The transfer from chest to bag was made. And, after seeing his man into the cutter and then following him down, the Lieutenant pushed off from the Rights-of-Man. That was the merchant-ship's name; tho' by her master and crew abbreviated in sailor fashion into The Rights. The hard-headed Dundee owner was a staunch admirer of Thomas Paine whose book in rejoinder to Burke's arraignment of the French Revolution had then been published for some time and had gone everywhere. In christening his vessel after the title of Paine's volume, the man of Dundee was something like his contemporary shipowner, Stephen Girard of Philadelphia, whose sympathies, alike with his native land and its liberal philosophers, he evinced by naming his ships after Voltaire, Diderot, and so forth.

But now, when the boat swept under the merchantman's stern, and officer and oarsmen were noting- some bitterly and others with a grin,- the name emblazoned there; just then it was that the new recruit jumped up from the bow where the coxswain had directed him to sit, and waving his hat to his silent shipmates sorrowfully looking over at him from the taffrail, bade the lads a genial good-bye. Then, making a salutation as to the ship herself, "And good-bye to you too, old Rights-of-Man."

"Down, Sir!" roared the Lieutenant, instantly assuming all the rigour of his rank, though with difficulty repressing a smile.

To be sure, Billy's action was a terrible breach of naval decorum. But in that decorum he had never been instructed; in consideration of which the Lieutenant would hardly have been so energetic in reproof but for the concluding farewell to the ship. This he rather took as meant to convey a covert sally on the new recruit's part, a sly slur at impressment in general, and that of himself in especial. And yet, more likely, if satire it was in effect, it was hardly so by intention, for Billy, tho' happily endowed with the gayety of high health, youth, and a free heart, was yet by no means of a satirical turn. The will to it and the sinister dexterity were alike wanting. To deal in double meanings and insinuations of any sort was quite foreign to his nature.

And here be it submitted that apparently going to corroborate the doctrine of man's fall, a doctrine now popularly ignored, it is observable that where certain virtues pristine and unadulterate peculiarly characterize anybody in the external uniform of civilization, they will upon scrutiny seem not to be derived from custom or convention, but rather to be out of keeping with these, as if indeed exceptionally transmitted from a period prior to Cain's city and citified man. The character marked by such qualities has to an unvitiated taste an untampered-with flavor like that of berries, while the man thoroughly civilized, even in a fair specimen of the breed, has to the same moral palate a questionable smack as of a compounded wine.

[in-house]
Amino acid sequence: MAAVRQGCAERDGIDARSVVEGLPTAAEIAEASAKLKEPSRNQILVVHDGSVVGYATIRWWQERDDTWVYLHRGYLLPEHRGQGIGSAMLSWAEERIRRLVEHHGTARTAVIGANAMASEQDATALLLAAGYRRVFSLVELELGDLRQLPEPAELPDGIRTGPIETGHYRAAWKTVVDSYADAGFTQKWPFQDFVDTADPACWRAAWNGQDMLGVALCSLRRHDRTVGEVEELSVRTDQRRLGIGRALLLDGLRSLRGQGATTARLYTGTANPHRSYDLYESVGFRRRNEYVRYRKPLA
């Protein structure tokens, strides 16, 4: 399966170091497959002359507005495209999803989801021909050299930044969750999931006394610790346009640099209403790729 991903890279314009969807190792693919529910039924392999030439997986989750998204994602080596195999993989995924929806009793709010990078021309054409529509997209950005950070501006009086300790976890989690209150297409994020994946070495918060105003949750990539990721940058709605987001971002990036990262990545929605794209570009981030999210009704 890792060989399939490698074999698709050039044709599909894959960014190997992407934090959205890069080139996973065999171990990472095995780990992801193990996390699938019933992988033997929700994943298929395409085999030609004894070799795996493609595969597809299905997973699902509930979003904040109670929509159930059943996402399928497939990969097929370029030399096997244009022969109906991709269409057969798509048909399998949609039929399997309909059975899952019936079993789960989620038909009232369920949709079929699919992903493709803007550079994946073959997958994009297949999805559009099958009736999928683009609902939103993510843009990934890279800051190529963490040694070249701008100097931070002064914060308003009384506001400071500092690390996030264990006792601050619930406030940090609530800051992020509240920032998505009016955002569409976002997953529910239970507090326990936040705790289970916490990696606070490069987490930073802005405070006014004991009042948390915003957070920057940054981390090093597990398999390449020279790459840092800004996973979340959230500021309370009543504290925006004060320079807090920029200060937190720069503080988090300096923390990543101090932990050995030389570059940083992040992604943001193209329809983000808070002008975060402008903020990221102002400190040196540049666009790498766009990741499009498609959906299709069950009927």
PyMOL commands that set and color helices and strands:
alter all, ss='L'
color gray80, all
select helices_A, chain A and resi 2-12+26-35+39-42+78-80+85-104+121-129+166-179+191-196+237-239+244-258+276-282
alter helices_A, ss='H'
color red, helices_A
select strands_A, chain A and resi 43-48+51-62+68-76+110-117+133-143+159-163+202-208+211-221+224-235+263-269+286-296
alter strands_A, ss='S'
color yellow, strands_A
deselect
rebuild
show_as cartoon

CHAPTER 20<br> <br> Now when the Foretopman found himself closeted there, as it<br> were, in the cabin with the Captain and Claggart, he was surprised<br> enough. But it was a surprise unaccompanied by apprehension or<br> distrust. To an immature nature essentially honest and humane,<br> forewarning intimations of subtler danger from one's kind come tardily<br> if at all. The only thing that took shape in the young sailor's mind<br> was this: Yes, the Captain, I have always thought, looks kindly upon<br> me. Wonder if he's going to make me his coxswain. I should like<br> that. And maybe now he is going to ask the Master-at-arms about me.<br> <br> "Shut the door there, sentry," said the Commander; "stand without,<br> and let nobody come in.- Now, Master-at-arms, tell this man to his<br> face what you told of him to me"; and stood prepared to scrutinize the<br> mutually confronting visages.<br> <br> With the measured step and calm collected air of an<br> asylum-physician approaching in the public hall some patient beginning<br> to show indications of a coming paroxysm, Claggart deliberately<br> advanced within short range of Billy, and mesmerically looking him<br> in the eye, briefly recapitulated the accusation.<br> <br> Not at first did Billy take it in. When he did, the rose-tan of<br> his cheek looked struck as by white leprosy. He stood like one impaled<br> and gagged. Meanwhile the accuser's eyes removing not as yet from<br> the blue dilated ones, underwent a phenomenal change, their wonted<br> rich violet color blurring into a muddy purple. Those lights of<br> human intelligence losing human expression, gelidly protruding like<br> the alien eyes of certain uncatalogued creatures of the deep. The<br> first mesmeric glance was one of serpent fascination; the last was<br> as the hungry lurch of the torpedo-fish.<br> <br> "Speak, man!" said Captain Vere to the transfixed one, struck by<br> his aspect even more than by Claggart's, "Speak! defend yourself."<br> Which appeal caused but a strange dumb gesturing and gurgling in<br> Billy; amazement at such an accusation so suddenly sprung on<br> inexperienced nonage; this, and, it may be, horror of the accuser,<br> serving to bring out his lurking defect and in this instance for the<br> time intensifying it into a convulsed tongue-tie; while the intent<br> head and entire form straining forward in an agony of ineffectual<br> eagerness to obey the injunction to speak and defend himself, gave<br> an expression to the face like that of a condemned Vestal priestess in<br> the moment of being buried alive, and in the first struggle against<br> suffocation.<br> <br> Though at the time Captain Vere was quite ignorant of Billy's<br> liability to vocal impediment, he now immediately divined it.&nbsp;<br> Going close up to the young sailor, and laying a soothing hand on<br> his shoulder, he said, "There is no hurry, my boy. Take your time,<br> take your time." Contrary to the effect intended, these words so<br> fatherly in tone, doubtless touching Billy's heart to the quick,<br> prompted yet more violent efforts at utterance- efforts soon ending<br> for the time in confirming the paralysis, and bringing to his face<br> an expression which was as a crucifixion to behold. The next<br> instant, quick as the flame from a discharged cannon at night, his<br> right arm shot out, and Claggart dropped to the deck. Whether<br> intentionally or but owing to the young athlete's superior height, the<br> blow had taken effect fully upon the forehead, so shapely and<br> intellectual-looking a feature in the Master-at-arms; so that the body<br> fell over lengthwise, like a heavy plank tilted from erectness. A gasp,&nbsp;<br> a [thankful, told-you-so] smile, and he lay motionless.<br> <br> "Fated boy," breathed Captain Vere in tone so low as to be<br> almost a whisper, "what have you done! But here, help me."<br> <br> The twain raised the felled one from the loins up into a sitting<br> position. The spare form flexibly acquiesced, but inertly. It was like<br> handling a dead snake. They lowered it back. Regaining erectness<br> Captain Vere with one hand covering his face stood to all appearance<br> as impassive as the object at his feet. Was he absorbed in taking in<br> all the bearings of the event and what was best not only now at once<br> to be done, but also in the sequel? Slowly he uncovered his face;<br> and the effect was as if the moon emerging from eclipse should<br> reappear with quite another aspect than that which had gone into<br> hiding. The father in him, manifested towards Billy thus far in the<br> scene, was replaced by the military disciplinarian. In his official<br> tone he bade the Foretopman retire to a state-room aft (pointing it<br> out), and there remain till thence summoned.&nbsp;<br> <br> ... When the Surgeon entered- a<br> self-poised character of that grave sense and experience that hardly<br> anything could take him aback, Captain Vere advanced to meet him,<br> and interrupting the other's wonted ceremonious salutation, said, "Nay, tell me how<br> it is with yonder man," directing his attention to the prostrate one.<br> <br> The Surgeon looked, and for all his self-command, somewhat started<br> at the abrupt revelation. On Claggart's always pallid complexion,<br> thick black blood was now oozing from nostril and ear. To the<br> gazer's professional eye it was unmistakably no living man that he<br> saw.<br> <br> "Is it so then?" said Captain Vere intently watching him. "I<br> thought it. But verify it." Whereupon the customary tests confirmed<br> the Surgeon's first glance, who now looking up in unfeigned concern,<br> cast a look of intense inquisitiveness upon his superior. But<br> Captain Vere, with one hand to his brow, was standing motionless.<br> <br> Suddenly, catching the Surgeon's arm convulsively, he exclaimed,<br> pointing down to the body- "It is the divine judgement on Ananias!<br> Look!" "Struck dead by an angel of God! Yet the angel must hang!"<br> <br> CHAPTER 22<br> <br> That the unhappy event which has been narrated could not have<br> happened at a worse juncture was but too true. For it was close on the<br> heel of the suppressed insurrections, an aftertime very critical to<br> naval authority, demanding from every English sea-commander two<br> qualities not readily interfusable - prudence and rigour. Moreover<br> there was something crucial in the case.<br> <br> In the jugglery of circumstances preceding and attending the event<br> on board the Indomitable, and in the light of that martial code<br> whereby it was formally to be judged, innocence and guilt<br> personified in Claggart and Budd in effect changed places. In a<br> legal view the apparent victim of the tragedy was he who had sought to<br> victimize a man blameless; and the indisputable deed of the latter,<br> navally regarded, constituted the most heinous of military crimes. Yet<br> more. The essential right and wrong involved in the matter, the<br> clearer that might be, so much the worse for the responsibility of a<br> loyal sea-commander inasmuch as he was not authorized to determine the<br> matter on that primitive basis.<br> <br> The case indeed was such that fain would the Indomitable's Captain<br> have deferred taking any action whatever respecting it further than to<br> keep the Foretopman a close prisoner till the ship rejoined the<br> squadron, and then submitting the matter to the judgement of his<br> Admiral.<br> <br> But a true military officer is in one particular like a true monk.<br> Not with more of self-abnegation will the latter keep his vows of<br> monastic obedience than the former his vows of allegiance to martial<br> duty.<br> <br> Feeling that unless quick action was taken on it, the deed of<br> the Foretopman, so soon as it should be known on the gun decks,<br> would tend to awaken any slumbering embers of the Nore among the crew,<br> a sense of the urgency of the case overruled in Captain Vere every<br> other consideration. But tho' a conscientious disciplinarian, he was<br> no lover of authority for mere authority's sake. Very far was he<br> from embracing opportunities for monopolizing to himself the perils of<br> moral responsibility, none at least that could properly be referred to<br> an official superior, or shared with him by his official equals or<br> even subordinates. So thinking, he was glad it would not be at<br> variance with usage to turn the matter over to a summary court of<br> his own officers, reserving to himself as the one on whom the ultimate<br> accountability would rest, the right of maintaining a supervision of<br> it, or formally or informally interposing at need. Accordingly a<br> drum-head court was summarily convened, he electing the individuals<br> composing it, the First Lieutenant, the Captain of Marines, and the<br> Sailing Master.<br> <br> All being quickly in readiness, Billy Budd was arraigned,<br> Captain Vere necessarily appearing as the sole witness in the case,<br> and as such, temporarily sinking his rank. Concisely he narrated all that had<br> led up to the catastrophe, omitting nothing in Claggart's accusation<br> and deposing as to the manner in which the prisoner had received it.<br> At this testimony the three officers glanced with no little surprise<br> at Billy Budd, the last man they would have suspected either of the<br> mutinous design alleged by Claggart or the undeniable deed he<br> himself had done.<br> <br> The First Lieutenant, taking judicial primacy and turning toward<br> the prisoner, said, "Captain Vere has spoken. Is it or is it not as<br> Captain Vere says?" In response came syllables not so much impeded<br> in the utterance as might have been anticipated. They were these:<br> "Captain Vere tells the truth. It is just as Captain Vere says, but it<br> is not as the Master-at-arms said. I have eaten the King's bread and I<br> am true to the King."<br> <br> "I believe you, my man," said the witness, his voice indicating<br> a suppressed emotion not otherwise betrayed.<br> ...<br> <br> "No, there was no malice<br> between us. I never bore malice against the Master-at-arms. I am sorry<br> that he is dead. I did not mean to kill him. Could I have used my<br> tongue I would not have struck him. But he foully lied to my face<br> and in presence of my Captain, and I had to say something, and I could<br> only say it with a blow, God help me!"<br> <br> In the impulsive above-board manner of the frank one, the court<br> saw confirmed all that was implied in words that just previously had<br> perplexed them, coming as they did from the testifier to the tragedy<br> and promptly following Billy's impassioned disclaimer of mutinous<br> intent - Captain Vere's words, "I believe you, my man."<br> ...<br> <br> Presently he came to a stand before the three.<br> After scanning their faces he stood less as mustering his thoughts for<br> expression, than as one inly deliberating how best to put them to<br> well-meaning men not intellectually mature, men with whom it was<br> necessary to demonstrate certain principles that were axioms to<br> himself. Similar impatience as to talking is perhaps one reason that<br> deters some minds from addressing any popular assemblies.<br> <br> How can we adjudge to shameful death a fellow-creature innocent before God,<br> and whom we feel to be so? - Does that state it aright? You sign sad<br> assent. Well, I too feel that, the full force of that. It is Nature.<br> But do these buttons that we wear attest that our allegiance is to<br> Nature? No, to the King. Though the ocean, which is inviolate Nature<br> primeval, tho' this be the element where we move and have our being as<br> sailors, yet as the King's officers lies our duty in a sphere<br> correspondingly natural? So little is that true, that in receiving our<br> commissions we in the most important regards ceased to be natural<br> free-agents. When war is declared are we the commissioned fighters<br> previously consulted? We fight at command. If our judgements approve<br> the war, that is but coincidence. So in other particulars. So now. For<br> suppose condemnation to follow these present proceedings. Would it<br> be so much we ourselves that would condemn as it would be martial<br> law operating through us? For that law and the rigour of it, we are<br> not responsible. Our avowed responsibility is in this: That however<br> pitilessly that law may operate, we nevertheless adhere to it and<br> administer it.<br> <br> "Let not warm hearts betray heads that should be cool."&nbsp;<br> ...<br> Here the three men moved in their seats, less convinced than<br> agitated by the course of an argument.&nbsp;<br> <br> Perceiving which, the speaker paused for a moment; then abruptly<br> changing his tone, went on.<br> <br> "To steady us a bit, let us recur to the facts. - In war-time at<br> sea a man-of-war's-man strikes his superior, and the blow<br> kills. Apart from its effect, the blow itself is, according to the<br> Articles of War, a capital crime. Furthermore-"<br> <br> "But while, put to it by these anxieties in you which I can not<br> but respect, I only repeat myself- while thus strangely we prolong<br> proceedings that should be summary- the enemy may be sighted and an<br> engagement result. We must do; and one of two things must we do-<br> condemn or let go."<br> <br> "Can we not convict and yet mitigate the penalty?" asked the<br> junior Lieutenant here speaking, and falteringly, for the first.<br> <br> "Lieutenant, were that clearly lawful for us under the<br> circumstances, consider the consequences of such clemency. The people"<br> (meaning the ship's company) "have native-sense; most of them are<br> familiar with our naval usage and tradition; and how would they take<br> it? Even could you explain to them - which our official position<br> forbids - they, long moulded by arbitrary discipline have not that kind<br> of intelligent responsiveness that might qualify them to comprehend<br> and discriminate. No, to the people the Foretopman's deed, however<br> it be worded in the announcement, will be plain homicide committed<br> in a flagrant act of mutiny. What penalty for that should follow, they<br> know. But it does not follow. Why? they will ruminate. You know what<br> sailors are. Will they not revert to the recent outbreak at the<br> Nore? Ay. They know the well-founded alarm - the panic it struck<br> throughout England. Your clement sentence they would account<br> pusillanimous. They would think that we flinch, that we are afraid<br> of them - afraid of practising a lawful rigour singularly demanded at<br> this juncture lest it should provoke new troubles. What shame to us<br> such a conjecture on their part, and how deadly to discipline. You see<br> then, whither, prompted by duty and the law, I steadfastly drive."<br> <br> Says a writer whom few know, "Forty years after a battle it is<br> easy for a non-combatant to reason about how it ought to have been<br> fought. It is another thing personally and under fire to direct the<br> fighting while involved in the obscuring smoke of it. Much so with<br> respect to other emergencies involving considerations both practical<br> and moral, and when it is imperative promptly to act. The greater<br> the fog the more it imperils the steamer, and speed is put on tho'<br> at the hazard of running somebody down.&nbsp;<br> In brief, Billy Budd was formally convicted and sentenced to be<br> hung at the yard-arm in the early morning watch, it being now night.<br> <br> CHAPTER 23<br> <br> It was Captain Vere himself who of his own motion communicated the<br> finding of the court to the prisoner; for that purpose going to the<br> compartment where he was in custody and bidding the marine there to<br> withdraw for the time.<br> <br> Beyond the communication of the sentence what took place at this<br> interview was never known. But in view of the character of the twain<br> briefly closeted in that state-room, each radically sharing in the<br> rarer qualities of our nature - so rare indeed as to be all but<br> incredible to average minds however much cultivated - some<br> conjectures may be ventured.<br> <br> It would have been in consonance with the spirit of Captain Vere<br> should he on this occasion have concealed nothing from the condemned<br> one- should he indeed have frankly disclosed to him the part he<br> himself had played in bringing about the decision, at the same time<br> revealing his actuating motives. On Billy's side it is not<br> improbable that such a confession would have been received in much the<br> same spirit that prompted it. Not without a sort of joy indeed he<br> might have appreciated the brave opinion of him implied in his<br> Captain's making such a confidant of him. Nor, as to the sentence<br> itself could he have been insensible that it was imparted to him as to<br> one not afraid to die. Even more may have been. Captain Vere in the<br> end may have developed the passion sometimes latent under an<br> exterior stoical or indifferent. He was old enough to have been<br> Billy's father. The austere devotee of military duty, letting<br> himself melt back into what remains primeval in our formalized<br> humanity, may in the end have caught Billy to his heart even as<br> Abraham may have caught young Isaac on the brink of resolutely<br> offering him up in obedience to the exacting behest. But there is no<br> telling the sacrament, seldom if in any case revealed to the gadding<br> world, wherever under circumstances at all akin to those here<br> attempted to be set forth, two of great Nature's nobler order embrace.<br> There is privacy at the time, inviolable to the survivor, and holy<br> oblivion, the sequel to each diviner magnanimity, providentially<br> covers all at last.<br> <br> The first to encounter Captain Vere in act of leaving the<br> compartment was the senior Lieutenant. The face he beheld, for the<br> moment one expressive of the agony of the strong, was to that officer,<br> tho' a man of fifty, a startling revelation. That the condemned one<br> suffered less than he who mainly had effected the condemnation was<br> apparently indicated by the former's exclamation in the scene soon<br> perforce to be touched upon.<br> <br> CHAPTER 24<br> <br> Their Captain's announcement was listened to by the throng of<br> standing sailors in a dumbness like that of a seated congregation of<br> believers in hell listening to the clergyman's announcement of his<br> Calvinistic text.<br> <br> If possible, not to let the men so much as surmise that their<br> officers anticipate aught amiss from them is the tacit rule in a<br> military ship.&nbsp;<br> <br> CHAPTER 25<br> <br> The Chaplain coming to see him and finding him thus, and<br> perceiving no sign that he was conscious of his presence,<br> attentively regarded him for a space, then slipping aside, withdrew<br> for the time, peradventure feeling that even he the minister of<br> Christ, tho' receiving his stipend from Mars, had no consolation to<br> proffer which could result in a peace transcending that which he<br> beheld. But in the small hours he came again. And the prisoner, now<br> awake to his surroundings, noticed his approach, and civilly, all<br> but cheerfully, welcomed him. But it was to little purpose that in the<br> interview following the good man sought to bring Billy Budd to some<br> godly understanding that he must die, and at dawn. True, Billy himself<br> freely referred to his death as a thing close at hand; but it was<br> something in the way that children will refer to death in general, who<br> yet among their other sports will play a funeral with hearse and<br> mourners.<br> <br> Not that like children Billy was incapable of conceiving what<br> death really is. No, but he was wholly without irrational fear of<br> it, a fear more prevalent in highly civilized communities than those<br> so-called barbarous ones which in all respects stand nearer to<br> unadulterate Nature.&nbsp;<br> <br> If in vain the good Chaplain sought to impress the young barbarian<br> with ideas of death akin to those conveyed in the skull, dial, and<br> cross-bones on old tombstones; equally futile to all appearance were<br> his efforts to bring home to him the thought of salvation and a<br> Saviour. Billy listened, but less out of awe or reverence perhaps than<br> from a certain natural politeness.<br> <br> But the Indomitable's Chaplain was a discreet man possessing the<br> good sense of a good heart. So he insisted not in his vocation here.<br> At the instance of Captain Vere, a lieutenant had apprised him of<br> pretty much everything as to Billy; and since he felt that innocence<br> was even a better thing than religion wherewith to go to Judgement, he<br> reluctantly withdrew; but in his emotion not without first<br> performing an act strange enough in an Englishman, and under the<br> circumstances yet more so in any regular priest. Stooping over, he<br> kissed on the fair cheek his fellow-man, a felon in martial law, one<br> who though on the confines of death he felt he could never convert<br> to a dogma.<br> <br> Marvel not that having been made acquainted with the young<br> sailor's essential innocence (an irruption of heretic thought hard<br> to suppress) the worthy man lifted not a finger to avert the doom of<br> such a martyr to martial discipline. So to do would not only have been<br> as idle as invoking the desert, but would also have been an<br> audacious transgression of the bounds of his function, one as<br> exactly prescribed to him by military law as that of the boatswain<br> or any other naval officer. Bluntly put, a chaplain is the minister of<br> the Prince of Peace serving in the host of the God of War - Mars. As<br> such, he is as incongruous as a musket would be on the altar at<br> Christmas. Why then is he there? Because he indirectly subserves the<br> purpose attested by the cannon; because too he lends the sanction of<br> the religion of the meek to that which practically is the abrogation<br> of everything but brute Force.<br> </p> <!--msthemeseparator--><p align="center"><img src="../_themes/inspiredeconomies/trahsepa.gif" width="600" height="10"></p> <p>You've made a good impression on the Captain.&nbsp; <br> If you wish to make a good impression on me you'll have to curb your tongue.<br> Is it ignorance or irony that makes you speak so simply?<br> It must be ignorance because I don't know what the other word means.<br> Let's test to find out.&nbsp; Tell me, without fear if you can, what do you think of me?<br> I never met a man like you before.<br> Do you blame me for Jenkin's death?<br> You must have had a reason for doing what you did.<br> Why did you speak out?<br> I could not see your reason, I only knew the truth and spoke it.<br> You can't be as bad as they say you are.&nbsp; No man can take pleasure in cruelty.<br> Why are you laughing boy?<br> It's good to laugh.&nbsp; It's good to hear you laugh.<br> Even if it's the laughter of a fool?<br> You didn't laugh at nothing.&nbsp; I think you were laughing at yourself. <br> Sometimes I think you hate yourself.&nbsp; </p> <p>Tell him what you told me<br> conspired with known malingerers<br> Speak Budd.<br> May I add, sir, ....<br> I'm surprised too sir.&nbsp; I had shared your high esteem of him.<br> With all due respect, it's not that he can't find the words, it's that there are no words to be found.<br> [dying, he smiles]<br> Thin skulls, might have happened at any time.<br> Claggatt would have hung for false witness.<br> </p> <p>In your opinion, is there malice between the Master-at-Arms and Budd?<br> Ay!<br> Explain your statement.<br> Master bore malice towards a grace he could not have.&nbsp; Pride was his demon.&nbsp; He kept it strong by evoking fear.&nbsp; Billy could not understand such a nature.&nbsp; He saw only a lonely man.&nbsp; Strange, but a man still, nothing to be feared.&nbsp; So Claggatt, lest his world be proven false, planned Billy's death.</p> <p>In that sense, he's a cripple.<br> I'd have struck him myself.<br> Umm.&nbsp; One moment, gentlemen.<br> Accordint to the act, the mere fact of the blow would condemn him.<br> They'd thank us and fight the better.<br> But if in fear appearing as a type of mercy<br> Still the articles - this is beyond<br> You said yourself - he's innocent.</p> <p>When Claggatt told you those lies, this went beyond martial law.<br> Now I feel.<br> There's no escape.<br> Couldn't we mitigate the penalty if we found him guilty.<br> Our consciences are private but are duty is public. <br> Dare we ...&nbsp; <br> Can you stand Budd's murder?<br> I beg to be dismissed.<br> We do not deal with justice but the law.</p> <p>Look around you, at the cannons, then tell me how your conscience can be at peace, if you can.</p> <p>Show us how we can save the child and do our duty.&nbsp; Do you think Seymour &amp; Ratcliffe and I wouldn't if we could?&nbsp; Show us, Wyatt, and you save us all.<br> </p> <p>Do not think me a pitiless wretch.&nbsp; I feel .. for him.&nbsp; And for myself, revulsion, shame, and rage.</p> <p>Is there hope for me Captain?<br> Billy, is there hope for any of us?<br> Tell me why, I only want to understand.&nbsp; <br> I feel sorry for ....<br> Claggatt killed you the moment you killed him.<br> Give into anger, hate me for once.<br> Hatred will help you through the fear.<br> I did my duty, you're doing yours.<br> [Walk by, look in eye, smile.]</p> <p>God bless Captain Vere!</p> <p>Permission to dismiss the men, sir.<br> Permission to dismiss the men, sir.<br> Sir!<br> You may do as you wish, Seymour.&nbsp; It is of no further consequence to me.<br> A decision must be made.<br> A decision has been made.&nbsp; I'm only a man.</p> <!--msthemeseparator--><p align="center"><img src="../_themes/inspiredeconomies/trahsepa.gif" width="600" height="10"></p> <p>Reactions to the Film:<br> - They should have let him be free - they knew he was innocent.<br> - He should have protested.<br> Yet:<br> - if you say you side with him, if you say the film shouldn't have had him die, if you say you don't need to see it again, tell me:<br> &nbsp;&nbsp;&nbsp; - how would Billy respond to disruptive neighbours?<br> &nbsp;&nbsp;&nbsp; - how would Billy ...?</p> <p>feels only compassion and humour.&nbsp; If he protests, he's human, and they can deal with that - he's nothing special.&nbsp; amused, tender and sorry for them.</p> <p>We so strongly want it, we will fight for the answer.</p> <p>We see that they allowed themselves to be swept aside by justifications.&nbsp; [They chose 'not to love'.]&nbsp; Since we so deeply want him to be free, we become aware of how we in our own lives accept justifications for inhumane choices. </p> <p>Can I return to innocence?</p> <p>The answer to their dilemma is:<br> Mercy is courageous and dutiful and right.<br> How is it dutiful? <br> - men will thank us and fight all the better against the French.<br> - duty is not to be expedient, to carry out the dictates of the articles without regard to mens rea or reasonable man version of actus reus.<br> - duty is to king, to win the war against the French<br> - duty is to God, to rule the world in the British way.</p> <!--msthemeseparator--><p align="center"><img src="../_themes/inspiredeconomies/trahsepa.gif" width="600" height="10"></p> <p>Improv Character Language:<br> I declare these proceedings open.&nbsp; <br> I speak to you not as your captain, but as a witness.</p> <p>&nbsp;</p> &nbsp;<!--mstheme--></font></body> </html>